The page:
“‘You shall love the Lord your God with all your heart, and with all your soul, and with all your mind.’ This is the greatest and first commandment.” (Matthew 22:37-38, NRSV)
Sunday morning, we talked about the text from Matthew that the above quote is taken from. We moved past this section to talk about who Jesus is and what it means to call him “Lord.” We also briefly mentioned what it means to “love God” and some of the challenges we face in this task. Just as a reminder, I said that this idea brings up all sorts of tough questions.
- How does one love God?
- How do we imagine loving an unseen, spiritual being who created everything?
- What does our love look like in comparison to the undeserved, unconditional love we believe God offers to us?
- Can we describe this love or find any words to contain it?
These are big questions and I don’t think there are any easy answers. But, I don’t think we should ignore the questions just because the solutions are hard. I think that Jesus wants us to contemplate these questions and listen for his voice to guide us through the issues that come to mind.
After the services on Sunday, this conversation continued out into the hallway. We talked about how the questions change depending on what is happening in our lives at any given moment. Sometimes, instead of, “How do I love God?” the question might be, “Do I love God?” There may be times when we just can’t imagine loving God because God seems so far away from us at that moment; we may feel abandoned. There may be times in our life when we can’t imagine love for a being we cannot see when we focus so much of our love on the people we are closest to here on earth.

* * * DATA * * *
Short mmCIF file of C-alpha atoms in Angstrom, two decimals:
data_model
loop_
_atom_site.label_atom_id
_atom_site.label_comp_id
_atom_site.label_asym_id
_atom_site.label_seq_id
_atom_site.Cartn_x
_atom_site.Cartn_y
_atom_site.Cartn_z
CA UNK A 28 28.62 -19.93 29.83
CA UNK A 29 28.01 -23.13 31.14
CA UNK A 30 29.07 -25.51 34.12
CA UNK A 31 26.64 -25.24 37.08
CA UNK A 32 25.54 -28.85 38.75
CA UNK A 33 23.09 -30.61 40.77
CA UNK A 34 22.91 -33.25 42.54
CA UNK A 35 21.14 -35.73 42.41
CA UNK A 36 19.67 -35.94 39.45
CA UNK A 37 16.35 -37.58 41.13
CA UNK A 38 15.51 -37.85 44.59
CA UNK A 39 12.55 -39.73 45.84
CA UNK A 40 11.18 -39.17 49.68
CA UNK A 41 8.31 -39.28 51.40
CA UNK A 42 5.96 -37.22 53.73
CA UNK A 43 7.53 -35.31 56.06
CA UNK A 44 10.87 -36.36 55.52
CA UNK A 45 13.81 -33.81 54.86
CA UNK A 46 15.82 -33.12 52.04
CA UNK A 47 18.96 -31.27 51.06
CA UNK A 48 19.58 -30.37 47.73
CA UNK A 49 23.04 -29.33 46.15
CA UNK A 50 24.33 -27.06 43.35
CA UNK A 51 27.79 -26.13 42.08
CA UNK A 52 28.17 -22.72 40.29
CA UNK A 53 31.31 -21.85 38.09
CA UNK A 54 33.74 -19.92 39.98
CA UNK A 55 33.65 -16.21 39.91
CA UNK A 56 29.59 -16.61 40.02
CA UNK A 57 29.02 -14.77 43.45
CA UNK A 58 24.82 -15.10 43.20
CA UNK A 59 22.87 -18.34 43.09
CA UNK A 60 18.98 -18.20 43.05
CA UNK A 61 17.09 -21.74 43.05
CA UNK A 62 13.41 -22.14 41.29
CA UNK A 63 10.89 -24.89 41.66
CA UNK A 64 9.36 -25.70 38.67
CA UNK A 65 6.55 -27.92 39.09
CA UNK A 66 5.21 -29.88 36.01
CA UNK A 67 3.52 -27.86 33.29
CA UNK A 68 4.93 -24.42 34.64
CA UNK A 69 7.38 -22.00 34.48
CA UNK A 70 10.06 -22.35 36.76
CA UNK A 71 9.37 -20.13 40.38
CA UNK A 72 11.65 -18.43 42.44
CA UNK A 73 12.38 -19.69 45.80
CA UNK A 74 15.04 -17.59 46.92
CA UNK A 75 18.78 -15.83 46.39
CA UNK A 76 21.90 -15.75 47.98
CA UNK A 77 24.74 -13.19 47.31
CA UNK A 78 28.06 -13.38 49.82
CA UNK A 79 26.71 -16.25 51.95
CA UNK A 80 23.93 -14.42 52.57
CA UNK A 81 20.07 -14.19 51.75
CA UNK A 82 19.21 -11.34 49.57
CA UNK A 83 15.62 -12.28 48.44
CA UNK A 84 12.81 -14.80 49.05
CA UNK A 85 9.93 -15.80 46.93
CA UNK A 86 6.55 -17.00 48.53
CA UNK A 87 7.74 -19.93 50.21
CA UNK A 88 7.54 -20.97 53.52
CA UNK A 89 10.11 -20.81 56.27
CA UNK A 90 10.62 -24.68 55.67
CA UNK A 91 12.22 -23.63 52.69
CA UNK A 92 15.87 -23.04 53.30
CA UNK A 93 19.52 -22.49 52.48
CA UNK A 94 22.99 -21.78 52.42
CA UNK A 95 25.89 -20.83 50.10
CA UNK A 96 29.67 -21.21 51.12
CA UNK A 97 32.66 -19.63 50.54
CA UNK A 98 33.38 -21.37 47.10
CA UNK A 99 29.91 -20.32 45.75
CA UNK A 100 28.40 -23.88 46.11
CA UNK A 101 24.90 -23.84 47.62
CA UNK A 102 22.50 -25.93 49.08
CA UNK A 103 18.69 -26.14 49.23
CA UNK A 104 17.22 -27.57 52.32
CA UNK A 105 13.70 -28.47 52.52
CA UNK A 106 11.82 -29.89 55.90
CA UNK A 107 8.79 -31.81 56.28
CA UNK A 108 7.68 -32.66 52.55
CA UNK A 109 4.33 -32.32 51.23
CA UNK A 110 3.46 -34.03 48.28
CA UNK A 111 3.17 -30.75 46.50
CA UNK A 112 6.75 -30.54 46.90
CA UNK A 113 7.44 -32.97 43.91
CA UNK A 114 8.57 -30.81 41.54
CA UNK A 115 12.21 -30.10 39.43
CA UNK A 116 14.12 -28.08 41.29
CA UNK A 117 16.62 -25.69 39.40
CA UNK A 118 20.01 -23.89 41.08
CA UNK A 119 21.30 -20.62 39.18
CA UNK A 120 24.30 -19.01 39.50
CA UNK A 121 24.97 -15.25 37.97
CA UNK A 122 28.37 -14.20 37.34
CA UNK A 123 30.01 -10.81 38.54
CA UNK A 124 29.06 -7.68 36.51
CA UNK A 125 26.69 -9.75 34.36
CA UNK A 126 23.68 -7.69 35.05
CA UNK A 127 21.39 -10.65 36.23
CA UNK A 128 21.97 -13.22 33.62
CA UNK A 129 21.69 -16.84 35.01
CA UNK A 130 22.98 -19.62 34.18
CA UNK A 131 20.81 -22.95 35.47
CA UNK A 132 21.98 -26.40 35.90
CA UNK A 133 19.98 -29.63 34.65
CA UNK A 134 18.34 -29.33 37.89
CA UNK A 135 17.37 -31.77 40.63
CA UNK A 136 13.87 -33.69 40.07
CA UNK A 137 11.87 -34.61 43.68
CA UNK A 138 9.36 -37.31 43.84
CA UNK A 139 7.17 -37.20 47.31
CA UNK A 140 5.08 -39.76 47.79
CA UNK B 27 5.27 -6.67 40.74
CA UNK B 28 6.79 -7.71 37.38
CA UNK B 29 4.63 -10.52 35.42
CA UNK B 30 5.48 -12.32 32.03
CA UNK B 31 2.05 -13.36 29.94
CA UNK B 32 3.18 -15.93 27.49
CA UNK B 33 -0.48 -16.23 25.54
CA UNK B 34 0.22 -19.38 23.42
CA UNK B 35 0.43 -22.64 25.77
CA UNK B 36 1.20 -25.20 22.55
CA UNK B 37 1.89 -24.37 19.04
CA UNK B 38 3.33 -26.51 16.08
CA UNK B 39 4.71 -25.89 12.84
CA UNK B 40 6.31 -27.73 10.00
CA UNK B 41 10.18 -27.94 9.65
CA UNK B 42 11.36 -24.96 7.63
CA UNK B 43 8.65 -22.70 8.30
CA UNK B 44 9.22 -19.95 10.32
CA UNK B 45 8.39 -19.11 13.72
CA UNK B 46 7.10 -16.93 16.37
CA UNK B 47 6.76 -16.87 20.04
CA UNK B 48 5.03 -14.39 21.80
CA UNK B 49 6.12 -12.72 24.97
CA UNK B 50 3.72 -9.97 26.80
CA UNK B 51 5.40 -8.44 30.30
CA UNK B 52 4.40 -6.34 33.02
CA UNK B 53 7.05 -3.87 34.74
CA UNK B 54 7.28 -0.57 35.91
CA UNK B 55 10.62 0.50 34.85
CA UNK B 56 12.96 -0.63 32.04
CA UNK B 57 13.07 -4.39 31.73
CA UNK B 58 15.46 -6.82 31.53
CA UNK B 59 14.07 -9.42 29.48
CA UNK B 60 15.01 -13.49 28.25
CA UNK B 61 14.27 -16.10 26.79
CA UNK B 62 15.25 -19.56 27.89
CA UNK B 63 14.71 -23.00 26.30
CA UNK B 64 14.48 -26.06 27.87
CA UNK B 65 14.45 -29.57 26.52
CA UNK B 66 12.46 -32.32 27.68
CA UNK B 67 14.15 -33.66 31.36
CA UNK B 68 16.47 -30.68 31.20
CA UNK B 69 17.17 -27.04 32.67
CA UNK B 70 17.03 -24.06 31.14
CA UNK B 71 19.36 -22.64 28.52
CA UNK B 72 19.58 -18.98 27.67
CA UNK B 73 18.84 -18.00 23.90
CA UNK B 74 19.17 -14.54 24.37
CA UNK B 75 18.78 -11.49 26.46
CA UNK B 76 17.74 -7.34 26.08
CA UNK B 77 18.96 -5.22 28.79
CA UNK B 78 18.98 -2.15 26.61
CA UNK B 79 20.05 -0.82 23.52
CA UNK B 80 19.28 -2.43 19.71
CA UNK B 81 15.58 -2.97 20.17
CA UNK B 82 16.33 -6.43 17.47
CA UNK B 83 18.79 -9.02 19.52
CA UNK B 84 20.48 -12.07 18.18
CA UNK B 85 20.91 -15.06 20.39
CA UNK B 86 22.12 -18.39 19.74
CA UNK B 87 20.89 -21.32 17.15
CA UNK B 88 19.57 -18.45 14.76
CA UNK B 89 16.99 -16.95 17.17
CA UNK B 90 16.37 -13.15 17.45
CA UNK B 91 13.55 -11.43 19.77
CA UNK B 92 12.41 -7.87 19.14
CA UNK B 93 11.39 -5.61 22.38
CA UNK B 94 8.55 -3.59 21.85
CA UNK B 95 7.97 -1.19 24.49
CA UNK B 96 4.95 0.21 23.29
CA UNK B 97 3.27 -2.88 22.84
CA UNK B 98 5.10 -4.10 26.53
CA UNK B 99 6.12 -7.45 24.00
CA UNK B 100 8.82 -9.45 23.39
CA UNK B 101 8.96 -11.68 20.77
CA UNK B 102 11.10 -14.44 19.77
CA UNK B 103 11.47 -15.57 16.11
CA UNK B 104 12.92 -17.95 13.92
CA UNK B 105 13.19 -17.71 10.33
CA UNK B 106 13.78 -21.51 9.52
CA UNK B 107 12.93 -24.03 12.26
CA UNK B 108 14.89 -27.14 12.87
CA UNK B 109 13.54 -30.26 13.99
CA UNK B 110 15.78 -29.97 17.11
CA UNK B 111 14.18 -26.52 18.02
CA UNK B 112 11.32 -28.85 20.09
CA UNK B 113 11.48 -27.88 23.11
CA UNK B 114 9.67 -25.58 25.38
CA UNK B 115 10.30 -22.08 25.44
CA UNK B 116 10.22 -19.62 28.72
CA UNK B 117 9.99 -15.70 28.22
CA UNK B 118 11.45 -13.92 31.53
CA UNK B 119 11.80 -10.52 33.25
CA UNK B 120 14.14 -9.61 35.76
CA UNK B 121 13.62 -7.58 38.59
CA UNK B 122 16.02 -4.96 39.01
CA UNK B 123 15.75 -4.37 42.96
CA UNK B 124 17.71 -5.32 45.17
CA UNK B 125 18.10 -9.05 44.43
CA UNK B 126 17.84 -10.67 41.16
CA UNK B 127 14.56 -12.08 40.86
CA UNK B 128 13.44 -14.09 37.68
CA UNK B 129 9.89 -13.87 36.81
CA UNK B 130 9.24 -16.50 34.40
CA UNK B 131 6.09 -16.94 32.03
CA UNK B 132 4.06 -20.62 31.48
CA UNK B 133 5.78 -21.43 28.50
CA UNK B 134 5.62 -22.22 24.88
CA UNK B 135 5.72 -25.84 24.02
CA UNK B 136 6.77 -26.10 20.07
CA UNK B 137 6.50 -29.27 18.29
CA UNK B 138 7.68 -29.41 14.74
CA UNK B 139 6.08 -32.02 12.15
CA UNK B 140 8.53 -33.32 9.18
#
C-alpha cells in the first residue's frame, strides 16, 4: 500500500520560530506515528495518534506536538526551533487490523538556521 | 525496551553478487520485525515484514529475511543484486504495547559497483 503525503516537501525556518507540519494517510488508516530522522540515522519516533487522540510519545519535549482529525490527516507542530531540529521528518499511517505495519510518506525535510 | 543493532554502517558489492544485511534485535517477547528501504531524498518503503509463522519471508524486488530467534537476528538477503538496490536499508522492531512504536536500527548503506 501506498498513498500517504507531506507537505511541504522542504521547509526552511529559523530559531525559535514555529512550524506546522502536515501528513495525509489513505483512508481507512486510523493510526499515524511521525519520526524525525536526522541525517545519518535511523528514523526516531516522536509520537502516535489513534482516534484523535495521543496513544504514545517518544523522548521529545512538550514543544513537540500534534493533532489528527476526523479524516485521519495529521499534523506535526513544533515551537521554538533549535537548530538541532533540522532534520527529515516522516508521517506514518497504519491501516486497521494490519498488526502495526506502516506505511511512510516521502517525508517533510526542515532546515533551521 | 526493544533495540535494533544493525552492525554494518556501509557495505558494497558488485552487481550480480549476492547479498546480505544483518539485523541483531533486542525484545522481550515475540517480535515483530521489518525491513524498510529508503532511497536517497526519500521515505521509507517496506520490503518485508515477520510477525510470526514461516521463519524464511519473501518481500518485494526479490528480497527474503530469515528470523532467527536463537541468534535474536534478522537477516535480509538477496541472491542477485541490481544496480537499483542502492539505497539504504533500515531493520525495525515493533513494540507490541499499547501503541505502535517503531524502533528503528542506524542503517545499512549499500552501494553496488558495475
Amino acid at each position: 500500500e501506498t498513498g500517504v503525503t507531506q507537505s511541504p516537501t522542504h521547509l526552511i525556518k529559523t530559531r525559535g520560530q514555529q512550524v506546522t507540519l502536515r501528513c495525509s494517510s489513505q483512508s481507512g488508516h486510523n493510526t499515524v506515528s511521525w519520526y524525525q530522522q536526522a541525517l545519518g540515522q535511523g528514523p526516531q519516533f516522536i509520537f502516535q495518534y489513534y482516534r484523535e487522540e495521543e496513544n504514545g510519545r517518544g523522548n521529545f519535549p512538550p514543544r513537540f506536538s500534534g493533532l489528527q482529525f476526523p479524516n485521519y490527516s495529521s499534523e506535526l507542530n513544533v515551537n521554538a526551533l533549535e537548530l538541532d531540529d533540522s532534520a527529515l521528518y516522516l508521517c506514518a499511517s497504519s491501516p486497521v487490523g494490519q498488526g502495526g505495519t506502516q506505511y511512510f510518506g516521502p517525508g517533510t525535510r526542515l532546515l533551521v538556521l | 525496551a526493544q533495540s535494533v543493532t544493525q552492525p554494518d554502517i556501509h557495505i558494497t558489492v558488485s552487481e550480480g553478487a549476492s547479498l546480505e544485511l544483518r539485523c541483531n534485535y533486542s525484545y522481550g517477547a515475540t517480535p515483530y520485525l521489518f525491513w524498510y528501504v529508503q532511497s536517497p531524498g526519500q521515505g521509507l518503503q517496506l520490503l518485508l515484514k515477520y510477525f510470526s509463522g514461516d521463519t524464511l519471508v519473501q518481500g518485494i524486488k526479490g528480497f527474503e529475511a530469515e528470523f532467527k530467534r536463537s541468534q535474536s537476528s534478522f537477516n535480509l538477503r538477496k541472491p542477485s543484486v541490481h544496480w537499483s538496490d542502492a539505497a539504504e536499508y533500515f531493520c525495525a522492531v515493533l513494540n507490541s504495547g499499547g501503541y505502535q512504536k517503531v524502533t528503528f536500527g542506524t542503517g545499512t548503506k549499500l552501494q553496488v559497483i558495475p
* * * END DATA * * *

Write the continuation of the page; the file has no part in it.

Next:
Our culture may also have a role to play in how we understand “love”. After all, we love our favorite TV show, our favorite movie, or an admired celebrity. We love pizza, or pecan pie, or cookie dough ice cream from Braum’s. We love the weather, we love a pair of shoes, and we love the idea of love. We have been trained to dilute the meaning of the word by using it to describe every positive feeling we may feel. Professing our true love is as nonchalant as, “See you later.”
It is no wonder that we have a hard time wrapping our heads around, “You shall love the Lord your God with all your heart, and with all your soul, and with all your mind.” How can God possibly compete with pizza and ice cream?
When Jesus laid out the two greatest commandments he clearly had priorities in mind. God is first, always. Next is caring for others as we wish to be cared for, always. Lastly, is pizza and ice cream and all the other stuff that we want to satisfy ourselves.
I will not pretend that any of this is easy; it’s not. Learning to love God first, always is constant challenge because we are, by nature, selfish beings. We have a need for self-preservation that often drives us to selfish behavior. When we prioritize loving God first and loving others next, we can still preserve our selves, but we can avoid the selfish part. It’s all about priorities.